Technological and policy solutions can lessen the land use impact of renewable power and the resulting public opposition. Offshore wind eliminates land use, but it raises opposition among those concerned with the impact on the environment and scenic views. Building on previously disturbed land and combining renewable power with other land uses, like agriculture or building solar on rooftops, can minimize land use conflicts. Community involvement in project planning and regulations for land use and zoning can help to alleviate concerns. Nevertheless, there is no perfect way to produce electricity on an industrial scale. Policymakers must recognize these challenges and face them head-on as the nation transitions to a lower-carbon energy system.
Download original document: “Renewables, land use, and local opposition in the United States”
Toward understanding the physical link between turbines and microclimate impacts from in situ measurements in a large wind farm
Author: Rajewski, Daniel; et al.
Recent wind farm studies have revealed elevated nighttime surface temperatures but have not validated physical mechanisms that create the observed effects. We report measurements of concurrent differences in surface wind speed, temperature, fluxes, and turbulence upwind and downwind of two turbine lines at the windward edge of a utility‐scale wind farm. On the basis of these measurements, we offer a conceptual model based on physical mechanisms of how wind farms affect their own microclimate. Periods of documented curtailment and zero‐power production of the wind farm offer useful opportunities to rigorously evaluate the microclimate impact of both stationary and operating turbines. During an 80 min nighttime wind farm curtailment, we measured abrupt and large changes in turbulent fluxes of momentum and heat leeward of the turbines. At night, wind speed decreases in the near wake when turbines are off but abruptly increases when turbine operation is resumed. Our measurements are compared with Moderate Resolution Imaging Spectroradiometer Terra and Aqua satellite measurements reporting wind farms to have higher nighttime surface temperatures. We demonstrate that turbine wakes modify surface fluxes continuously through the night, with similar magnitudes during the Terra and Aqua transit periods. Cooling occurs in the near wake and warming in the far wake when turbines are on, but cooling is negligible when turbines are off. Wind speed and surface stratification have a regulating effect of enhancing or decreasing the impact on surface microclimate due to turbine wake effects.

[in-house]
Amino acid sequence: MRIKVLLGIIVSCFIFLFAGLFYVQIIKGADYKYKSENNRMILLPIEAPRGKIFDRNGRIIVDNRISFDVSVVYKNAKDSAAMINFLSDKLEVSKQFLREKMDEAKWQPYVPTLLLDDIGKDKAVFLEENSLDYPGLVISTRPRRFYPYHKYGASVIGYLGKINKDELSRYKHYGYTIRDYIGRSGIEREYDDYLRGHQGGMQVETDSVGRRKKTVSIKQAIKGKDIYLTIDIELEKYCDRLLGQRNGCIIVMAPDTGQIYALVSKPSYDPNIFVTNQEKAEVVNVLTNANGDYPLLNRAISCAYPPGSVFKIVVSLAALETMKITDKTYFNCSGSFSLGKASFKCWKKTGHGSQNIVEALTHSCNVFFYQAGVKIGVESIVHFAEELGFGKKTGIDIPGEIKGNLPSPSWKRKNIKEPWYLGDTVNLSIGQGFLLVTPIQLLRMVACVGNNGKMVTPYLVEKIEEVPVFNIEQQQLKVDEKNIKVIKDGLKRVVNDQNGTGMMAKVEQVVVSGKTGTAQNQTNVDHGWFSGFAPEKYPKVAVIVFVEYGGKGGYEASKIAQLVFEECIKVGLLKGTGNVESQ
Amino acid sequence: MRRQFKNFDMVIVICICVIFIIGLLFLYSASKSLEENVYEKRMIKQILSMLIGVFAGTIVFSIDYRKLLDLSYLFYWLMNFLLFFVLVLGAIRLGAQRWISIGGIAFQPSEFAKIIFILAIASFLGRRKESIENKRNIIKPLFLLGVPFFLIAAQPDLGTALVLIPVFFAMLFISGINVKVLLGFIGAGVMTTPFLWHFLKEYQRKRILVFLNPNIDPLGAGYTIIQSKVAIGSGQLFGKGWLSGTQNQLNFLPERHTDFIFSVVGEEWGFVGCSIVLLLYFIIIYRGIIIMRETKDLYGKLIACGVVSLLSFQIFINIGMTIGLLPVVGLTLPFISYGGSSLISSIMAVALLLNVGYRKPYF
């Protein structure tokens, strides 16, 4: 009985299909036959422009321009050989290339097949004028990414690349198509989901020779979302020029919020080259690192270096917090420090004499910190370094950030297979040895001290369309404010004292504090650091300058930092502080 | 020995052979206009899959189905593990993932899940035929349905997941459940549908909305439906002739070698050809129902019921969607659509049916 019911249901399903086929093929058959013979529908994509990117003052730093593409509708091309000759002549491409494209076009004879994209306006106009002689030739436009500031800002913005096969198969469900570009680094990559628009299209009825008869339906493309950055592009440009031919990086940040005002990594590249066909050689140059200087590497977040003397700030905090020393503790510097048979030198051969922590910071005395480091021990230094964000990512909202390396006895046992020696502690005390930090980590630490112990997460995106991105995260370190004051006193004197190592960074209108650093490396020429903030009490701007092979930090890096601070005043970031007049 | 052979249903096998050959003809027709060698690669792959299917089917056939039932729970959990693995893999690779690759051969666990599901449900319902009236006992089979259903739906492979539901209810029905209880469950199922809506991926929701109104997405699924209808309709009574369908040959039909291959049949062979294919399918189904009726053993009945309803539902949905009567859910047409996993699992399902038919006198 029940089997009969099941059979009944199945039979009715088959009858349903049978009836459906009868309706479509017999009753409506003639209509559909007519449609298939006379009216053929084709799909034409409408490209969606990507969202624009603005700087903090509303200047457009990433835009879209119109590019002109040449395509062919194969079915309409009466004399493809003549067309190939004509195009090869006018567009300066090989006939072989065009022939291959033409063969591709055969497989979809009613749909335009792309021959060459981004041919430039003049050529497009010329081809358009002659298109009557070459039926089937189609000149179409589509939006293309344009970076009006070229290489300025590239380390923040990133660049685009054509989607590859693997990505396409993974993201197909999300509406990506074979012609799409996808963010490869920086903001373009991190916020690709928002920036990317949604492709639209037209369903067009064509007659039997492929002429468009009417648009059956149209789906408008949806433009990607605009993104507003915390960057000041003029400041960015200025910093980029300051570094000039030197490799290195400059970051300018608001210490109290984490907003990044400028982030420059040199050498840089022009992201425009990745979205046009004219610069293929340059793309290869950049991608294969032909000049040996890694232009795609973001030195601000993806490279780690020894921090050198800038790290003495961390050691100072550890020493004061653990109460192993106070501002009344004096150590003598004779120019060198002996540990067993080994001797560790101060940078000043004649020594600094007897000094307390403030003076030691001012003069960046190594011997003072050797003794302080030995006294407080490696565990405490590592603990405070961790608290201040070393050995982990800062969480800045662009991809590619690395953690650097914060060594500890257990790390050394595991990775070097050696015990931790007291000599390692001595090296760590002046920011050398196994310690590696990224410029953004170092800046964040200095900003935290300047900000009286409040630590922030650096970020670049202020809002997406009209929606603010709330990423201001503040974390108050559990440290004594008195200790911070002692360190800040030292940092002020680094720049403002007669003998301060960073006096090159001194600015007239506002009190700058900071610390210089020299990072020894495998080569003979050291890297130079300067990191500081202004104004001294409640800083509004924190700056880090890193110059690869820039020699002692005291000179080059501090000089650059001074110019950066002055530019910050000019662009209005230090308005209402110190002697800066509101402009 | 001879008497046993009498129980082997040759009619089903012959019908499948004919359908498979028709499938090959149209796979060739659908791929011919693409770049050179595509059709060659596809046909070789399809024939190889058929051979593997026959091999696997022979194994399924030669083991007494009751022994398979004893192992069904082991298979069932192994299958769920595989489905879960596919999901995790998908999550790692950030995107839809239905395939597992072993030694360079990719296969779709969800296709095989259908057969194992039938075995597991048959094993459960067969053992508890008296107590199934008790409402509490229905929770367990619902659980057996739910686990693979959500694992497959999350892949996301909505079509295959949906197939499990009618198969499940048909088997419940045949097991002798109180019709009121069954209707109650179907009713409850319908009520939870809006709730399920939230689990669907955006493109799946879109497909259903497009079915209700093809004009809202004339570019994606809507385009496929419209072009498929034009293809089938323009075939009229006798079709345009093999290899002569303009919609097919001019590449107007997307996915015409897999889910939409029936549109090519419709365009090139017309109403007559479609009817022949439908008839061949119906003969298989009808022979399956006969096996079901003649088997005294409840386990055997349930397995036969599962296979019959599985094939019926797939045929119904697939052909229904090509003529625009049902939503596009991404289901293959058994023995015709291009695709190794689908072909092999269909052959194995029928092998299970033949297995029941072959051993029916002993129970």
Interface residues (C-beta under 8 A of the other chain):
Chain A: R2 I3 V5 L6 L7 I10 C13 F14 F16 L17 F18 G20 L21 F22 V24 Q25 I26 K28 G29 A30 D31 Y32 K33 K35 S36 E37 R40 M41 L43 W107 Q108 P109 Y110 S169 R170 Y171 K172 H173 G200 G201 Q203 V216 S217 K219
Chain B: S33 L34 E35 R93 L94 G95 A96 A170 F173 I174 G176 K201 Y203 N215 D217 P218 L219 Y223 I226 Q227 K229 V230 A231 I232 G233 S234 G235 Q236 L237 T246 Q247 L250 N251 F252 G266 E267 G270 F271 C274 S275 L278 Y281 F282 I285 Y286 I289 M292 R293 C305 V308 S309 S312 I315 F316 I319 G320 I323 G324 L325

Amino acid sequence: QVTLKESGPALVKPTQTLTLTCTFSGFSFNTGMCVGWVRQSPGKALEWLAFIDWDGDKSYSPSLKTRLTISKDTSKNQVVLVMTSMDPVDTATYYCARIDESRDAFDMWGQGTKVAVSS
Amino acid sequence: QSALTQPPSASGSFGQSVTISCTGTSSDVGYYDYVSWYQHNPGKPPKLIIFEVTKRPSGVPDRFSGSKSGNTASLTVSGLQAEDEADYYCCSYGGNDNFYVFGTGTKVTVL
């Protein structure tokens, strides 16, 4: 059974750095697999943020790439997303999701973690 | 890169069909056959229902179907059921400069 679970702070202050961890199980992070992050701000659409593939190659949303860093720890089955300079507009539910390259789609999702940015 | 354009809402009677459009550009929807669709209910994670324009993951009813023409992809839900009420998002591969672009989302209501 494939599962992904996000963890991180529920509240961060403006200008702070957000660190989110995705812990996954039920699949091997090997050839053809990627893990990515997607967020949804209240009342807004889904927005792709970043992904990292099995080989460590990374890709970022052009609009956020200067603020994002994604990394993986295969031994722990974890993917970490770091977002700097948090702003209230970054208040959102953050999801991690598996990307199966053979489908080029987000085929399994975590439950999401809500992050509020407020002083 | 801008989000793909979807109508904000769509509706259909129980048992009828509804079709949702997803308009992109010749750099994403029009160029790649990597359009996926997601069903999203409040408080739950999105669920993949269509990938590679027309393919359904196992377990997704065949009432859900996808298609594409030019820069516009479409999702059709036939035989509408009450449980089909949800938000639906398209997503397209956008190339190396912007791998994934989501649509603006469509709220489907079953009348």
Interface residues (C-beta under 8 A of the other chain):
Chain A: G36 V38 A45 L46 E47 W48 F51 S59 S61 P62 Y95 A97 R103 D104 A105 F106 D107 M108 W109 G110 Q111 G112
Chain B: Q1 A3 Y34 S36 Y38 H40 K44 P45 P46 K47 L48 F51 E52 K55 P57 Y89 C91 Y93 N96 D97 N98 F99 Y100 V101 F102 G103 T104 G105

Daniel A. Rajewski
Eugene S. Takle
Russell K. Doorenbos
Department of Agronomy, Iowa State University, Ames
John H. Prueger
National Laboratory for Agriculture and the Environment, Ames, Iowa
Journal of Geophysical Research: Atmospheres
Volume 121, Issue 22, 27 November 2016, Pages 13,392–13,414
Author: Baidya Roy, Somnath; and Traiteur, Justin
Utility-scale large wind farms are rapidly growing in size and numbers all over the world. Data from a meteorological field campaign show that such wind farms can significantly affect near-surface air temperatures. These effects result from enhanced vertical mixing due to turbulence generated by wind turbine rotors. The impacts of wind farms on local weather can be minimized by changing rotor design or by siting wind farms in regions with high natural turbulence. Using a 25-y-long climate dataset, we identified such regions in the world. Many of these regions, such as the Midwest and Great Plains in the United States, are also rich in wind resources, making them ideal candidates for low-impact wind farms.
Somnath Baidya Roy and Justin J. Traiteur
Department of Atmospheric Sciences, University of Illinois, Urbana
PNAS October 19, 2010 107 (42) 17899-17904; doi: 10.1073/pnas.1000493107
Download original document: “Impacts of wind farms on surface air temperatures”